Trump trial resumes after tense week of testimony

Testimony will resume Monday morning in former President Donald Trump’s hush money trial, following sometimes heated and sometimes emotional testimony from major witnesses last week.

It wasn’t immediately clear whom Manhattan District Attorney Alvin Bragg’s office plans to call Monday as its 10th witness. The DA’s office has been keeping that information close to the vest, telling New York state Judge Juan Merchan it has concerns that Trump might post about the witnesses on social media.

Merchan found Trump in criminal contempt last week for violating a gag order barring him from making “public statements about known or reasonably foreseeable witnesses concerning their potential participation in the investigation or in this criminal proceeding.” The violations included posts about two likely witnesses, Trump’s former attorney Michael Cohen and adult film star Stormy Daniels, both of whom are at the heart of the DA’s case.

Merchan fined Trump $9,000, which he paid Thursday, a source with direct knowledge of the situation said.

Last week brought dramatic testimony from former top Trump aide Hope Hicks and Keith Davidson, a lawyer who represented Daniels and Karen McDougal, women who claim they had sexual encounters with the married Trump in 2006. Trump has denied their claims. Both received six-figure payments to keep quiet about their claims during the 2016 presidential campaign.

McDougal, a former Playboy model, was paid $150,000 through National Enquirer publisher David Pecker, and Cohen paid Daniels $130,000. Trump eventually repaid Cohen through payments the DA says were falsely labeled as legal fees. He has pleaded not guilty to all 34 counts of falsifying business records.

Hicks, a longtime former Trump aide, broke down in tears while she was answering a question about first going to work for Trump’s company in 2014. She testified that Trump told her he hadn’t known about Cohen’s payment because he’d kept it to himself. She indicated she was skeptical of that claim.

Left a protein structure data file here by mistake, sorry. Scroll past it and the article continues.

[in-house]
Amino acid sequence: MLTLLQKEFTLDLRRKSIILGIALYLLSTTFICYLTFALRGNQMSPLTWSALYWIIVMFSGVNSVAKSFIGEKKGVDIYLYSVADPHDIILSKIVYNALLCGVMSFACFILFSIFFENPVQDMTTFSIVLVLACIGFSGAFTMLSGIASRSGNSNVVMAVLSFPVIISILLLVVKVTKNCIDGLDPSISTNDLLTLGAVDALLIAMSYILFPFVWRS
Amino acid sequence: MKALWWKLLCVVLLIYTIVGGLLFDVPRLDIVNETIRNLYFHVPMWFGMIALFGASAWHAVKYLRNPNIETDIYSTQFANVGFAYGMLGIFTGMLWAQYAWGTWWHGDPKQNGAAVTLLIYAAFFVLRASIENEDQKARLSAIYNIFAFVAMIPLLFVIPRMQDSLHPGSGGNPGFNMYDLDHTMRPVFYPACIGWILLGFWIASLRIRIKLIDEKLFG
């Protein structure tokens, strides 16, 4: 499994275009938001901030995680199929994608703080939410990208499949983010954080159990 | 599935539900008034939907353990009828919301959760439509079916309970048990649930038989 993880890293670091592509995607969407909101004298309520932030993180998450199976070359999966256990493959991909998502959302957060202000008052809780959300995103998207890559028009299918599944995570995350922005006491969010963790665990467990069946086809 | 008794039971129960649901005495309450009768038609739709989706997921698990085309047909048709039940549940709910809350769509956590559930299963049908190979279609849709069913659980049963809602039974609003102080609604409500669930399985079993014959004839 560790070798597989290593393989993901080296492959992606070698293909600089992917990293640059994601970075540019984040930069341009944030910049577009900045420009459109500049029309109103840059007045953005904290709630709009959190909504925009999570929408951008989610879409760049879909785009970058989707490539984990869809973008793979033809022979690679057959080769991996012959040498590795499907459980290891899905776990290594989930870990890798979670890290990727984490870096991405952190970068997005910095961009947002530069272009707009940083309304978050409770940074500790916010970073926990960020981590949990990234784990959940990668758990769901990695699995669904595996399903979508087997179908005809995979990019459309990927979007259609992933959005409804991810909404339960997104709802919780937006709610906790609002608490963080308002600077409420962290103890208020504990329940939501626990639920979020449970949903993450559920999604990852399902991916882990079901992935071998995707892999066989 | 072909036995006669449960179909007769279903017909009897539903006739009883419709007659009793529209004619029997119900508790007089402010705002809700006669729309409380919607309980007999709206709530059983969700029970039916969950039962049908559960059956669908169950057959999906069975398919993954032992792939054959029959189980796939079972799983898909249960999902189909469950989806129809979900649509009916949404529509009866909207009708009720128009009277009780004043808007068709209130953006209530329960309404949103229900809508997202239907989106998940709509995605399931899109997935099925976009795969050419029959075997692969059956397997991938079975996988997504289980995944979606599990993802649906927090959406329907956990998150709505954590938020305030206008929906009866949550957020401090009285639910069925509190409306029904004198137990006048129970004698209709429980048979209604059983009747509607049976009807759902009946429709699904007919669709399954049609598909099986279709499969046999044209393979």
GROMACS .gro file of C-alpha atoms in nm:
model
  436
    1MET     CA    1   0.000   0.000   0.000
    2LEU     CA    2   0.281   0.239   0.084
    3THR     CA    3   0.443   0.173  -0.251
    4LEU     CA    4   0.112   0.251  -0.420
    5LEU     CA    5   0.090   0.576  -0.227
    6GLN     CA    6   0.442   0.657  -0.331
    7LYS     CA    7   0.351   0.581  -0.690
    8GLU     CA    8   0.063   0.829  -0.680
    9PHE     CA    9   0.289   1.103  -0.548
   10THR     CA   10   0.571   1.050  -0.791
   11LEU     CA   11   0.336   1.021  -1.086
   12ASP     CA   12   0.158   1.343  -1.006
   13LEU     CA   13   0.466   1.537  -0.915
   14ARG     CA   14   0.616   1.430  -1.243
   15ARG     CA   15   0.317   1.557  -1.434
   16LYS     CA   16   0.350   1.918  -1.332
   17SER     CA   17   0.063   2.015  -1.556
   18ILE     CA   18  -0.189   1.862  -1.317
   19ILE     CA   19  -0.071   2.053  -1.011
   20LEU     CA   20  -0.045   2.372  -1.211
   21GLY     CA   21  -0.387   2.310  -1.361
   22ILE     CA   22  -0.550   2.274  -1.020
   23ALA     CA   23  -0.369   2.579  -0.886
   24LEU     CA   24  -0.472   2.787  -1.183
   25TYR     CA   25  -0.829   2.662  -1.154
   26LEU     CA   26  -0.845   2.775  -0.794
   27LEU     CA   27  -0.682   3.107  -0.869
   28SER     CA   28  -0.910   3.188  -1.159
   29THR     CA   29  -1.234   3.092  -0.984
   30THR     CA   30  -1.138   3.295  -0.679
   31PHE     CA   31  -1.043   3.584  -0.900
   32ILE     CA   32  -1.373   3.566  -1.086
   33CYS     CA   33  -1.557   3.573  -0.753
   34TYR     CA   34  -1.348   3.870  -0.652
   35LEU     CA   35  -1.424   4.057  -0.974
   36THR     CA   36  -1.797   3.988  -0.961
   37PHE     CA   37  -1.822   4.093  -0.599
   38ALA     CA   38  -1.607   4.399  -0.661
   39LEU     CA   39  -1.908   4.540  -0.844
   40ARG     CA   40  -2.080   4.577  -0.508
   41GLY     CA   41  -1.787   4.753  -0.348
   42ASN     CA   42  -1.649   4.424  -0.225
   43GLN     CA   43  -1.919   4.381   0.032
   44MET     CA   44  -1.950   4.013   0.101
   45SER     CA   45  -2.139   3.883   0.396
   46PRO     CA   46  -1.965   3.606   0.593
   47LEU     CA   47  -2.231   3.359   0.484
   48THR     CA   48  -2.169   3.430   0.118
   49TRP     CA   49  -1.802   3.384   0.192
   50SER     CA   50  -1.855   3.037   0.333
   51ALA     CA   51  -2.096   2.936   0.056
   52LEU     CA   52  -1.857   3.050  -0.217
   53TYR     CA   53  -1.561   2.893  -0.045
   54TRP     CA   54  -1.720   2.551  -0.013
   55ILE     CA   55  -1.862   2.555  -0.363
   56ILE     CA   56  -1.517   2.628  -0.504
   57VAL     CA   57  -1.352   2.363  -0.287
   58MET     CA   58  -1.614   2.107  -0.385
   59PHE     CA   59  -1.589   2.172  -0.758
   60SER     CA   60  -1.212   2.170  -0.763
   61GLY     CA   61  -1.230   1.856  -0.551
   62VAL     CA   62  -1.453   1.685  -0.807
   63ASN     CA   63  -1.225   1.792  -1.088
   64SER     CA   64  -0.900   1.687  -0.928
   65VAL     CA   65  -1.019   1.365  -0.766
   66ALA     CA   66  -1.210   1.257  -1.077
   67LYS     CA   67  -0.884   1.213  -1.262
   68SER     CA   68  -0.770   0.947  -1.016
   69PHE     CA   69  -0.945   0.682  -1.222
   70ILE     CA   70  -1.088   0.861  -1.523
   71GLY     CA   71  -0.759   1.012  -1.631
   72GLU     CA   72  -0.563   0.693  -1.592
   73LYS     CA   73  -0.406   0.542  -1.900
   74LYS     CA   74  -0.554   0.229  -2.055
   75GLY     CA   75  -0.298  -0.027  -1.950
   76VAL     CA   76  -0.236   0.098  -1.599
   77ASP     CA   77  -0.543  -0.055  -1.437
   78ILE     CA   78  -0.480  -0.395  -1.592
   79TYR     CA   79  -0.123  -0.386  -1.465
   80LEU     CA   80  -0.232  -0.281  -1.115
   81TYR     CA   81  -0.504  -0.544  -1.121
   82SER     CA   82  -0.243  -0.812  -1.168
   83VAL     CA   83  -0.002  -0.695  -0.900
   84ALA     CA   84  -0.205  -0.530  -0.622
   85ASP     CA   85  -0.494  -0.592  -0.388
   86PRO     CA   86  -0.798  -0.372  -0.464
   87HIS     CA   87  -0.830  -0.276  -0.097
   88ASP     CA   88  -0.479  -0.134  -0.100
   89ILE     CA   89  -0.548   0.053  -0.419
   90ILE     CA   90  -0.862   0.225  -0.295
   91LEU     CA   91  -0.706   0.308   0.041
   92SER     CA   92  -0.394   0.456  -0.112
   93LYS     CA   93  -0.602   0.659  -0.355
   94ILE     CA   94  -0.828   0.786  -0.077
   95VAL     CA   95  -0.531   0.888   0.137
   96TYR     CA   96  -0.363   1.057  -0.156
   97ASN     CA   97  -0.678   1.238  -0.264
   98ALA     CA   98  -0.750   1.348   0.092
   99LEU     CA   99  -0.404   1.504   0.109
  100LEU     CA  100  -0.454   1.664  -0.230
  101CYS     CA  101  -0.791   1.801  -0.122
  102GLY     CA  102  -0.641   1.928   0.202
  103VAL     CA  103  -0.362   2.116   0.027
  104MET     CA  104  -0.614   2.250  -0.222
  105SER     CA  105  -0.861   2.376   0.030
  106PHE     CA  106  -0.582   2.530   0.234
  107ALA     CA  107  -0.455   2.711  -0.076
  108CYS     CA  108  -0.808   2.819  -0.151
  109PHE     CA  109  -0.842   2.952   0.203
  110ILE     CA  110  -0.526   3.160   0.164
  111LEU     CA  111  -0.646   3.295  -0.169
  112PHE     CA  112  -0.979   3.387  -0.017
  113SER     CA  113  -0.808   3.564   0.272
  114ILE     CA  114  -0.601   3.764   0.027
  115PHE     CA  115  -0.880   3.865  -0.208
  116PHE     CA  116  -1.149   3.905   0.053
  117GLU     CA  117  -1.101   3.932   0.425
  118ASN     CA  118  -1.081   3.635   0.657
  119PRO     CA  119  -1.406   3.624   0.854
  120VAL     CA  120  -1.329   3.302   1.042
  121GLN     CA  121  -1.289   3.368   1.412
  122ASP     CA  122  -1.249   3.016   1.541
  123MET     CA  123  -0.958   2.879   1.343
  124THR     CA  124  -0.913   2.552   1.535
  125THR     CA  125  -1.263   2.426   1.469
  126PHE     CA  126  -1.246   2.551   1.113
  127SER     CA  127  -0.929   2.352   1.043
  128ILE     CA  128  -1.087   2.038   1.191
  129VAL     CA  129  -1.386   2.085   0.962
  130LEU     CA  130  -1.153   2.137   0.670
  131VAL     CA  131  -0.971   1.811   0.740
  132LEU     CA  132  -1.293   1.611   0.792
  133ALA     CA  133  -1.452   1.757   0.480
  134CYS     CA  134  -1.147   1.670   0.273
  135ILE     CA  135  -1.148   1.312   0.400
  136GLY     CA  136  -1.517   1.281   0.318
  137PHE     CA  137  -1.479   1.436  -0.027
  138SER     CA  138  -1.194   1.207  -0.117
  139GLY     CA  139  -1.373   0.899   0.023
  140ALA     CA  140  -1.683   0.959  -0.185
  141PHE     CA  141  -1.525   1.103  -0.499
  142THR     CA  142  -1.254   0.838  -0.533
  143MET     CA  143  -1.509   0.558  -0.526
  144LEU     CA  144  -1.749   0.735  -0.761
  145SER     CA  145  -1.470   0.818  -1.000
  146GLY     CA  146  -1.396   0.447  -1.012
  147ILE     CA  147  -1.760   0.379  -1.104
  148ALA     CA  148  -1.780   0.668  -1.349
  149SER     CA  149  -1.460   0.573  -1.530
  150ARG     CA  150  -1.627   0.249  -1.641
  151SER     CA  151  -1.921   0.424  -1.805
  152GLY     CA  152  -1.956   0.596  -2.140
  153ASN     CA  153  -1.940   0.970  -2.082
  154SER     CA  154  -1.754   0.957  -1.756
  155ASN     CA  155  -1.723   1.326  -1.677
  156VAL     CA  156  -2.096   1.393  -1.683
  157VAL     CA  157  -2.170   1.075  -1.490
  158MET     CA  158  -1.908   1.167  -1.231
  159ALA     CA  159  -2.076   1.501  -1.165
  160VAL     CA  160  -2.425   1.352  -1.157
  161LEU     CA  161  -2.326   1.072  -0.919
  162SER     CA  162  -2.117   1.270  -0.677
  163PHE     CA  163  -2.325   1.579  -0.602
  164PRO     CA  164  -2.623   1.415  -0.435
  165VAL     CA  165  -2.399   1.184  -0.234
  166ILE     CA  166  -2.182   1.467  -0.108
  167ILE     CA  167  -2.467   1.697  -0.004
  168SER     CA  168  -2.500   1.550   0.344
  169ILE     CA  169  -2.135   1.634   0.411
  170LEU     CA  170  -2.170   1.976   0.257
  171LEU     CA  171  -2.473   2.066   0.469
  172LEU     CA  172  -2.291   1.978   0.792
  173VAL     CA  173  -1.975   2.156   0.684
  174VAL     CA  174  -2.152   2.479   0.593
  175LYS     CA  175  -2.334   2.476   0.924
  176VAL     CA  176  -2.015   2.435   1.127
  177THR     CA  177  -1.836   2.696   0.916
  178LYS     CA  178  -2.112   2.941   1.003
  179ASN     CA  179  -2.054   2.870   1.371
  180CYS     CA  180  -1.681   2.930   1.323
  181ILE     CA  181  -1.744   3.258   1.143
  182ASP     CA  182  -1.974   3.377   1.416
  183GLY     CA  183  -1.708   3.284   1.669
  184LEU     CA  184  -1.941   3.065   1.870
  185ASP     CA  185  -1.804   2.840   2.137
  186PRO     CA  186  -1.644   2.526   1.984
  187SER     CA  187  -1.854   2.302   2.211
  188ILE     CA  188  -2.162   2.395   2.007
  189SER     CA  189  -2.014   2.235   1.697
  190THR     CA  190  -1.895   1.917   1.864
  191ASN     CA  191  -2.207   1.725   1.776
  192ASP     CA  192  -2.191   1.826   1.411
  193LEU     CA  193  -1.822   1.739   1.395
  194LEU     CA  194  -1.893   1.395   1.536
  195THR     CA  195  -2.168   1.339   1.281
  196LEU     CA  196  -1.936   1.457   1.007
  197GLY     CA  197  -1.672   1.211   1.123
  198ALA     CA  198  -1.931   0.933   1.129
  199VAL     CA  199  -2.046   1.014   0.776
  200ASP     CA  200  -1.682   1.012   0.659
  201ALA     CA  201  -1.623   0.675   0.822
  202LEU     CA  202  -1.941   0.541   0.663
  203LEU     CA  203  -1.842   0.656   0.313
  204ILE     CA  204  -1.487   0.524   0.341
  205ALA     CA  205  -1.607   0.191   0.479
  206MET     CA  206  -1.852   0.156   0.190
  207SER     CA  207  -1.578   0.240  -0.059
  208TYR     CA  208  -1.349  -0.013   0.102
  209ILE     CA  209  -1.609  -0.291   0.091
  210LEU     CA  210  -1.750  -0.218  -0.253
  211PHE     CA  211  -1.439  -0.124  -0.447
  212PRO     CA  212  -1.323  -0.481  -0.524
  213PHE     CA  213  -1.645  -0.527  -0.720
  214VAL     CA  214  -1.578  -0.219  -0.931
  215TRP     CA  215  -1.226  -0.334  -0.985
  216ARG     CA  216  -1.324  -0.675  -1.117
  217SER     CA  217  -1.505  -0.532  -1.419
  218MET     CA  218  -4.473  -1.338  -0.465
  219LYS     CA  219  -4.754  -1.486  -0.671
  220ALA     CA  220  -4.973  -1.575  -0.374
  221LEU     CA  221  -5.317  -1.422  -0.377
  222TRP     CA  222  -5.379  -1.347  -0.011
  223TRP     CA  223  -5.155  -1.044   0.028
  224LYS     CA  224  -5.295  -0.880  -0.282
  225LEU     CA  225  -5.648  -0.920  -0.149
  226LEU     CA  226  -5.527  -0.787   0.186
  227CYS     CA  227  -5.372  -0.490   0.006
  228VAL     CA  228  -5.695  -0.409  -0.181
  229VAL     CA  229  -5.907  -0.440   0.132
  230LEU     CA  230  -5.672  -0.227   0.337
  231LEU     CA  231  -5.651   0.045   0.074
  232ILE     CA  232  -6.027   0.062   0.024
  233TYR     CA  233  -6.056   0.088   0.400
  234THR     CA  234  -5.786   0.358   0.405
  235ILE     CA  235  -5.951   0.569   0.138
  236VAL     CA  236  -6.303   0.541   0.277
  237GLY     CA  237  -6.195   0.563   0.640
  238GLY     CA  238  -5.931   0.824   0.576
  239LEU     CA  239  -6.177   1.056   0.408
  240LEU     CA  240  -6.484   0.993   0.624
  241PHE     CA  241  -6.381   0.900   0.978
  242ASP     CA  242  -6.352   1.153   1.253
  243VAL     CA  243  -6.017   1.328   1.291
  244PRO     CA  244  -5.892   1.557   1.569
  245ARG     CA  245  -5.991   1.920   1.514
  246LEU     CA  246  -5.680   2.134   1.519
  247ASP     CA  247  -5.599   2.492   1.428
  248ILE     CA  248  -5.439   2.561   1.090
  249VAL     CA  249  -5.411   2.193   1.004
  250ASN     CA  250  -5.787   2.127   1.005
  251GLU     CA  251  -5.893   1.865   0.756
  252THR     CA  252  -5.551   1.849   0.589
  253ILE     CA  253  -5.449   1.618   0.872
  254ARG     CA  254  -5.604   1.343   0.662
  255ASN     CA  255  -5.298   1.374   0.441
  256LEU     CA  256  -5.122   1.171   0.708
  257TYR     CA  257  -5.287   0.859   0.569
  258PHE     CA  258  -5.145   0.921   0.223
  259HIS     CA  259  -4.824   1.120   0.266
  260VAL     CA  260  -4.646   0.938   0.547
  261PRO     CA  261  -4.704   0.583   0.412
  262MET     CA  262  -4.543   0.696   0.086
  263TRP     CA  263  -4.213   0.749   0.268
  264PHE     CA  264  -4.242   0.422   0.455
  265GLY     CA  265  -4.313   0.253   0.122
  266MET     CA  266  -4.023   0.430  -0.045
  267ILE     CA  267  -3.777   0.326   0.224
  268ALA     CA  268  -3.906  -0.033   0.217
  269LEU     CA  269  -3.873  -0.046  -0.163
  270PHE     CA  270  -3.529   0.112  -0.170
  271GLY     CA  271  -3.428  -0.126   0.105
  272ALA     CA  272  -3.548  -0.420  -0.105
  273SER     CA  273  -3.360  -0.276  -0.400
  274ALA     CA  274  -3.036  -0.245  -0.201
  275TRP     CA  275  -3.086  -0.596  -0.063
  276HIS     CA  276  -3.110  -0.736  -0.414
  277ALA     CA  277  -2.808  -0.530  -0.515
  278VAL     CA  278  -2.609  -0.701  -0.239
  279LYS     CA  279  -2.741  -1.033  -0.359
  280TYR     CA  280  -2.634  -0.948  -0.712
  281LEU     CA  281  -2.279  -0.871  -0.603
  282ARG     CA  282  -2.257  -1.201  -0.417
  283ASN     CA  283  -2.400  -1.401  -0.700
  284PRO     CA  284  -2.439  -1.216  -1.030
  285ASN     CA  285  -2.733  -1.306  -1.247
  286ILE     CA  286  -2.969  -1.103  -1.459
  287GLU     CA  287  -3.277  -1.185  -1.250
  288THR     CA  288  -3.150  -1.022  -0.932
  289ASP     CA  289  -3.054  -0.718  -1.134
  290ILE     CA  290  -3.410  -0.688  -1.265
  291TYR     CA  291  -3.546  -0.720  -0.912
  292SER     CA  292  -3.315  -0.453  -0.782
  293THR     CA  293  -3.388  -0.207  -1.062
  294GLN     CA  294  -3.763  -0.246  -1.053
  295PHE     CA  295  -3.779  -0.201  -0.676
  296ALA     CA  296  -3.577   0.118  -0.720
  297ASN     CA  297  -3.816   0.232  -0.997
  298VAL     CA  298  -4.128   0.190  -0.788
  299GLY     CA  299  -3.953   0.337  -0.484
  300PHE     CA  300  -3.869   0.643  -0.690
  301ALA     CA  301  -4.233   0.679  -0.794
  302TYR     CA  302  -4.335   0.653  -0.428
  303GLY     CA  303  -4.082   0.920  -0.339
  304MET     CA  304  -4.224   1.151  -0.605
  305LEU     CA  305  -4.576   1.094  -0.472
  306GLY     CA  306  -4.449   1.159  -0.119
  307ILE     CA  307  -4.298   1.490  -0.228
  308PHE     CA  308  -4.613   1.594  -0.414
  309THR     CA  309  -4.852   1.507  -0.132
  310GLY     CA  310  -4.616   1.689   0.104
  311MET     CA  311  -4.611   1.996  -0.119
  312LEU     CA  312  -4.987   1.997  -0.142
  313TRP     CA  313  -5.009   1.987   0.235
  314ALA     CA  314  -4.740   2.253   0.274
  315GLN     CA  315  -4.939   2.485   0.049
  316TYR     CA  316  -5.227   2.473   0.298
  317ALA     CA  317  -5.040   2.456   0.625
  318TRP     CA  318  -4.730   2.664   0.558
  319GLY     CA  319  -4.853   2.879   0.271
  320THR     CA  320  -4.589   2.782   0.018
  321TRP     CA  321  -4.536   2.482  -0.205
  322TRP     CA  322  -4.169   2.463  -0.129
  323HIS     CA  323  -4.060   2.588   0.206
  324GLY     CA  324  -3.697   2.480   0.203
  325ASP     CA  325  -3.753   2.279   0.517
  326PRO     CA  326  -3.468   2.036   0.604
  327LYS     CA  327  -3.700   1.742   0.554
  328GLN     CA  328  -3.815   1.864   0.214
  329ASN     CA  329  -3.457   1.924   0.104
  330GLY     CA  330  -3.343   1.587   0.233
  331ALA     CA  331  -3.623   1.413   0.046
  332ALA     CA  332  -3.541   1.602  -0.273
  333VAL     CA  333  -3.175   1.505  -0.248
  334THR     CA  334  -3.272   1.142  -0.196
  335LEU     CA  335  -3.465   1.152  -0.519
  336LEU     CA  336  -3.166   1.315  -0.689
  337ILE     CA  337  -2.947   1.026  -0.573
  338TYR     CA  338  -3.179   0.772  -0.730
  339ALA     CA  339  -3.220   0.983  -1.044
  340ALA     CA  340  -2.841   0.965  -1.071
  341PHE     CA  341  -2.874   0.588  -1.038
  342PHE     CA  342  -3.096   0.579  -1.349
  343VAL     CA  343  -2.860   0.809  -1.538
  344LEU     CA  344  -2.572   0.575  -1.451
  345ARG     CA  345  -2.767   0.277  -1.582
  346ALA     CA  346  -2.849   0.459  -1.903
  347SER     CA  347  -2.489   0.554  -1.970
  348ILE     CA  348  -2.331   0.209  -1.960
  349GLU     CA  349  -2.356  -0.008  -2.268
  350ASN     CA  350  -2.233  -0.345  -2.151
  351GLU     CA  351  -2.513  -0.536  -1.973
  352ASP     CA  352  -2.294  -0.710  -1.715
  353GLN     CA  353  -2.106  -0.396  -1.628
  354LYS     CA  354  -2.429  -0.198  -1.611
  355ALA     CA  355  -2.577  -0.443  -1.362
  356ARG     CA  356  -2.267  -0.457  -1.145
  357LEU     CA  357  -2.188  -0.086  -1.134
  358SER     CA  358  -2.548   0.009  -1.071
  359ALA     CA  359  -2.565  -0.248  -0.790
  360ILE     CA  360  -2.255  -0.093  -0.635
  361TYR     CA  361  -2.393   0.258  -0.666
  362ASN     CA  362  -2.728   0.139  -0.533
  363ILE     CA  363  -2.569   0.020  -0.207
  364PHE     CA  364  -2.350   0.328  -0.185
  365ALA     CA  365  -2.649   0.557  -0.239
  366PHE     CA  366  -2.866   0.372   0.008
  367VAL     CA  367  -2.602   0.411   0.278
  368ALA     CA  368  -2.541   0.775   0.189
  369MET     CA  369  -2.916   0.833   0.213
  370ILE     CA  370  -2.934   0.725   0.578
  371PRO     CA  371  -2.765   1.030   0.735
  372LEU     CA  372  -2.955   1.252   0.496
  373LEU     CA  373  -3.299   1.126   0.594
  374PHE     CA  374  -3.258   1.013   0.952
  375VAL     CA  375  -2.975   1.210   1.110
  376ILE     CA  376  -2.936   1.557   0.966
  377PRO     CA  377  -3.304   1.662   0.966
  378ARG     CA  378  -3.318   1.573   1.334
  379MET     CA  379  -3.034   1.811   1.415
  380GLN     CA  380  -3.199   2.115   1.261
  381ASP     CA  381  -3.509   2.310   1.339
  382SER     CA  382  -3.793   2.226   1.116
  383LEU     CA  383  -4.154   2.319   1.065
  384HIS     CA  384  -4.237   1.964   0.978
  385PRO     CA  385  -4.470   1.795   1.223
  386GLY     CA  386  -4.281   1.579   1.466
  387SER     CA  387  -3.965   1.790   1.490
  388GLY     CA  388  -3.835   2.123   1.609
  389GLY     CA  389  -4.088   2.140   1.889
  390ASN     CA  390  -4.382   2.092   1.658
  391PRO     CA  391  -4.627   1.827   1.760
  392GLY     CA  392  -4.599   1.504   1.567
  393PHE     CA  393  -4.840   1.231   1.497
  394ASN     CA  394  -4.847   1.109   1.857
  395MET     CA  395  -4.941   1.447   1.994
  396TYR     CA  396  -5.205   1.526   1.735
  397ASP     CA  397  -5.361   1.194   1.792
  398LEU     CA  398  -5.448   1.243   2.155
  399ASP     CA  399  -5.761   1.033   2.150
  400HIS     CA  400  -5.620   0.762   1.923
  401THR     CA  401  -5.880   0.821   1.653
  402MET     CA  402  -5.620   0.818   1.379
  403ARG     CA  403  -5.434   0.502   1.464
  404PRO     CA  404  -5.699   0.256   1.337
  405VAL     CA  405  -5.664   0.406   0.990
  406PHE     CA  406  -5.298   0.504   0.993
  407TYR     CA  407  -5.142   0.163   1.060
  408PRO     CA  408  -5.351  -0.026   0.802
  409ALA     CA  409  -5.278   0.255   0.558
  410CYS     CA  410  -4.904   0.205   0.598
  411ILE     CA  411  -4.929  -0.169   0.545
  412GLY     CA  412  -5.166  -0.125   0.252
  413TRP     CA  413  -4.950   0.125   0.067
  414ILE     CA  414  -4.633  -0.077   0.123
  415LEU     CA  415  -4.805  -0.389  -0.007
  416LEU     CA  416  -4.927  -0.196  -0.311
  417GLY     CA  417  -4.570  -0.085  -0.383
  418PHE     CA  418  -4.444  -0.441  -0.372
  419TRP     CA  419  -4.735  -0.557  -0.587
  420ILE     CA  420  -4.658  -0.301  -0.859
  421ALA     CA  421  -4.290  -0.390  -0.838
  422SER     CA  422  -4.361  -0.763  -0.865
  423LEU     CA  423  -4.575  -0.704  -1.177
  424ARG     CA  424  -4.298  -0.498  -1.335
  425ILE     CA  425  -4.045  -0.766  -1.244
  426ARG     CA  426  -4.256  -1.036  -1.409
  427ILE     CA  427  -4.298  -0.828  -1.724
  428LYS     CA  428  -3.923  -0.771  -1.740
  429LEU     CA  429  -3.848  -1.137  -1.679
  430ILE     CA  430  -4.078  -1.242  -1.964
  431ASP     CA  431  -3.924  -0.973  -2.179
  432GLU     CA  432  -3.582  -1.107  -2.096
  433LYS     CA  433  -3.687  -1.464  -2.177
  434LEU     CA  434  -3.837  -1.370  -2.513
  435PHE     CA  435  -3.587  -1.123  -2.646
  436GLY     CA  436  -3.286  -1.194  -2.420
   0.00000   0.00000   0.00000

“I did not know Michael to be an especially charitable or selfless person. He is a kind of person who seeks credit,” she said. On cross-examination, she also said he’d often try to insert himself into the campaign, which annoyed campaign staffers. “He liked to call himself a ‘fixer’ or ‘Mr. Fix-it,’ and it was only because he first broke it that he was able to come and fix it,” she said.

Davidson testified about his dealings with Pecker and Cohen, who he said complained to him in December 2016 that Trump hadn’t yet reimbursed him for the hush money payment.

Davidson, who was largely monotone for most of his two days of testimony, got into some heated exchanges with Trump attorney Emil Bove, who pressed him about clients in other salacious tabloid stories he’d been involved with over the years, including a person alleged to have leaked information about actor Lindsay Lohan’s stint in rehab, clients who peddled sex tapes featuring wrestler Hulk Hogan and influencer Tila Tequila and various claims involving actor Charlie Sheen.

Davidson was evasive with his answers to Bove, saying he couldn’t remember details. “I had over 1,500 clients in my career,” he said.

Prosecutor Matthew Colangelo said in his opening statement that Trump, Cohen and Pecker conspired in a bid to influence the 2016 election and that Trump “covered up that criminal conspiracy by lying in his New York business records over and over and over again.”

Trump attorney Todd Blanche said in his opening statement that nondisclosure agreements are legal and that there was nothing criminal about Trump’s payments to Cohen. As for the conspiracy allegations, Blanche said, “I have a spoiler alert: There’s nothing wrong with trying to influence an election. It’s called democracy.”

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